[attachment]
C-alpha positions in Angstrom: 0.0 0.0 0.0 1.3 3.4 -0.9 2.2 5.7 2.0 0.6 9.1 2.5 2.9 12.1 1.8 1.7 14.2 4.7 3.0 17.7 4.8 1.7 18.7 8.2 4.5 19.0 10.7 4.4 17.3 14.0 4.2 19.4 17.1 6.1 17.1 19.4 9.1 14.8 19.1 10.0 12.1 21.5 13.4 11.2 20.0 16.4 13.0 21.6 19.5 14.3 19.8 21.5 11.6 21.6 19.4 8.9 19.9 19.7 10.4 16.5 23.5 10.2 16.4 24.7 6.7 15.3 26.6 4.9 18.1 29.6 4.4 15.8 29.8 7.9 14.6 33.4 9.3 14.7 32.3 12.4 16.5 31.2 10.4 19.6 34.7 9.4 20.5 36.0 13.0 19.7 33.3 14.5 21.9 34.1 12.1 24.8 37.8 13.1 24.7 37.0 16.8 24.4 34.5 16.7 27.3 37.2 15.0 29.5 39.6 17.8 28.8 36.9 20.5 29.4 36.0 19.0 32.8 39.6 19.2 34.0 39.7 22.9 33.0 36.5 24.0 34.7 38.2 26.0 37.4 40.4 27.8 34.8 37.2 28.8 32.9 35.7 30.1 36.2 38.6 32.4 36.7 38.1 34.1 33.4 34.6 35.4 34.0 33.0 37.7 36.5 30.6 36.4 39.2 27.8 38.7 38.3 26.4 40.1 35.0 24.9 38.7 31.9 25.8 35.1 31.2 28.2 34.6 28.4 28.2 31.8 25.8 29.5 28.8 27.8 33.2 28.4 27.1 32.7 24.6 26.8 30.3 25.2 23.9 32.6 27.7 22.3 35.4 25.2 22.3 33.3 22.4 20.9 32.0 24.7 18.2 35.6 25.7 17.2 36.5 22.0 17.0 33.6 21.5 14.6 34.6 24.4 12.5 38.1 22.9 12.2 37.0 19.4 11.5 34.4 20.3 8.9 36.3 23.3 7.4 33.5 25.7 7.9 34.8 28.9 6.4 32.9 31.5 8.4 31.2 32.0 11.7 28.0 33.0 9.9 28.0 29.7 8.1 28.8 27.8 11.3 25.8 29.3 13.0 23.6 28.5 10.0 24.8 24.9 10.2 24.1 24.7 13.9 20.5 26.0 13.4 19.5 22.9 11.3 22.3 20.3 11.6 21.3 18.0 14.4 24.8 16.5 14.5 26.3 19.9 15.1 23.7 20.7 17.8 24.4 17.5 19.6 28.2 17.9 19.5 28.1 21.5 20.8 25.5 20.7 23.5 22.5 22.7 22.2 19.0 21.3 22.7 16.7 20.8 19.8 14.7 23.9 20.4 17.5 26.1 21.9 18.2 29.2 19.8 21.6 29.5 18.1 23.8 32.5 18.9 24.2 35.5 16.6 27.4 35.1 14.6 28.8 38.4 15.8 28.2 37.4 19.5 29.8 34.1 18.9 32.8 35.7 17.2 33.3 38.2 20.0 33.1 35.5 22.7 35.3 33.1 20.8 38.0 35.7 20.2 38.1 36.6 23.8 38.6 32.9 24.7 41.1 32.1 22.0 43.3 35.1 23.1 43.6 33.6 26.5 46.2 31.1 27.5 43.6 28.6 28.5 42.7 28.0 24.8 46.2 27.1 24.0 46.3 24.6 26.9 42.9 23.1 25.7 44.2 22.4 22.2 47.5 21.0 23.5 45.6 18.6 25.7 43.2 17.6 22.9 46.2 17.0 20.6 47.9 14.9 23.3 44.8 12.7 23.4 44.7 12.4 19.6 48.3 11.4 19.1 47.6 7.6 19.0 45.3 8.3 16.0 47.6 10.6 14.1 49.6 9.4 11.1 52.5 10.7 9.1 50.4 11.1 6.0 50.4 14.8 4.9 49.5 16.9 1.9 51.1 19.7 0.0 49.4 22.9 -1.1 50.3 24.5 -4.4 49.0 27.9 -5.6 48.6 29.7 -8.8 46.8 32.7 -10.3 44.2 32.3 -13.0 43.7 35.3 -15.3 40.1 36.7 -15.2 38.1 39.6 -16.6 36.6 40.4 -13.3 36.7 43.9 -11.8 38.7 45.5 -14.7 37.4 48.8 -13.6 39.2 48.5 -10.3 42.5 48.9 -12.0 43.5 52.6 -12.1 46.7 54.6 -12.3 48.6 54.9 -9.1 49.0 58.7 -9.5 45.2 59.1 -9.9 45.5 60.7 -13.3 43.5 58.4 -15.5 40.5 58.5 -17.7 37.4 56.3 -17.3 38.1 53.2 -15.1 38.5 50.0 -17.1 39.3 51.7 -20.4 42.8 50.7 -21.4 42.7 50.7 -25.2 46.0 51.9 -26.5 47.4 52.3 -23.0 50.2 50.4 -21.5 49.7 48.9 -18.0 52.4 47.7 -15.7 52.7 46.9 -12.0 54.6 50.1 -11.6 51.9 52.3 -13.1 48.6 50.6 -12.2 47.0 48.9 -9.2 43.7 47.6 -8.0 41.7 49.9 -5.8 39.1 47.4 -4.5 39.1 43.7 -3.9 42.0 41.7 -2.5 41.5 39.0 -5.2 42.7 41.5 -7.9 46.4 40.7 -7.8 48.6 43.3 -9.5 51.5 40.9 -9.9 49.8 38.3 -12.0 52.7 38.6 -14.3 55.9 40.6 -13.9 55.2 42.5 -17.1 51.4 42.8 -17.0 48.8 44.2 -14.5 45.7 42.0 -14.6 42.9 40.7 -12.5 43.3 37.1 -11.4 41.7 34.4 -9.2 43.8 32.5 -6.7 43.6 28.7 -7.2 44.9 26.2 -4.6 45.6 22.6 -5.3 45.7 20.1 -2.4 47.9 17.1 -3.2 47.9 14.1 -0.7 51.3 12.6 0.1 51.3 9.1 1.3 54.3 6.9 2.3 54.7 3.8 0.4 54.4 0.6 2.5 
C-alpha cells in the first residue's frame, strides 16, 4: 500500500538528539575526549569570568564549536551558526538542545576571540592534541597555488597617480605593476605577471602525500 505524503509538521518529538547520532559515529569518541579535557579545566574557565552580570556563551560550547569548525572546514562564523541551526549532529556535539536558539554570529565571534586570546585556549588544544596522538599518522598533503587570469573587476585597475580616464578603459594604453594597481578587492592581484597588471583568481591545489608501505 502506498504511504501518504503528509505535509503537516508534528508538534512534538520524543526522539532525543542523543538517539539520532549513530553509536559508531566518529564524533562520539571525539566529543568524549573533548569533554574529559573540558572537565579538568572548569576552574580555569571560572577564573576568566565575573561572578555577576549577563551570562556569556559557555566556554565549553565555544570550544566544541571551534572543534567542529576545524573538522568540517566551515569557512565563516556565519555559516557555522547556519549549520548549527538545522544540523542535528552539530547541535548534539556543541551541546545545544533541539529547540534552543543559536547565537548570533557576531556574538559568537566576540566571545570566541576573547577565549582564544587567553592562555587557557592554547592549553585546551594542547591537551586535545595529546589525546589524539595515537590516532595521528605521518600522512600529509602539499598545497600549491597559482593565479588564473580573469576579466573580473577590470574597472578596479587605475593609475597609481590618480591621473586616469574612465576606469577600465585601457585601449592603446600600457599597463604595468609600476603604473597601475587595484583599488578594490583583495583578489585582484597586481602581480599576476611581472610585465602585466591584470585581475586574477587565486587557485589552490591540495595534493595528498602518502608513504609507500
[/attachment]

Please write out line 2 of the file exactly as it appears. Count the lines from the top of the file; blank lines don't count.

C-alpha cells in the first residue's frame, strides 16, 4: 500500500538528539575526549569570568564549536551558526538542545576571540592534541597555488597617480605593476605577471602525500 505524503509538521518529538547520532559515529569518541579535557579545566574557565552580570556563551560550547569548525572546514562564523541551526549532529556535539536558539554570529565571534586570546585556549588544544596522538599518522598533503587570469573587476585597475580616464578603459594604453594597481578587492592581484597588471583568481591545489608501505 502506498504511504501518504503528509505535509503537516508534528508538534512534538520524543526522539532525543542523543538517539539520532549513530553509536559508531566518529564524533562520539571525539566529543568524549573533548569533554574529559573540558572537565579538568572548569576552574580555569571560572577564573576568566565575573561572578555577576549577563551570562556569556559557555566556554565549553565555544570550544566544541571551534572543534567542529576545524573538522568540517566551515569557512565563516556565519555559516557555522547556519549549520548549527538545522544540523542535528552539530547541535548534539556543541551541546545545544533541539529547540534552543543559536547565537548570533557576531556574538559568537566576540566571545570566541576573547577565549582564544587567553592562555587557557592554547592549553585546551594542547591537551586535545595529546589525546589524539595515537590516532595521528605521518600522512600529509602539499598545497600549491597559482593565479588564473580573469576579466573580473577590470574597472578596479587605475593609475597609481590618480591621473586616469574612465576606469577600465585601457585601449592603446600600457599597463604595468609600476603604473597601475587595484583599488578594490583583495583578489585582484597586481602581480599576476611581472610585465602585466591584470585581475586574477587565486587557485589552490591540495595534493595528498602518502608513504609507500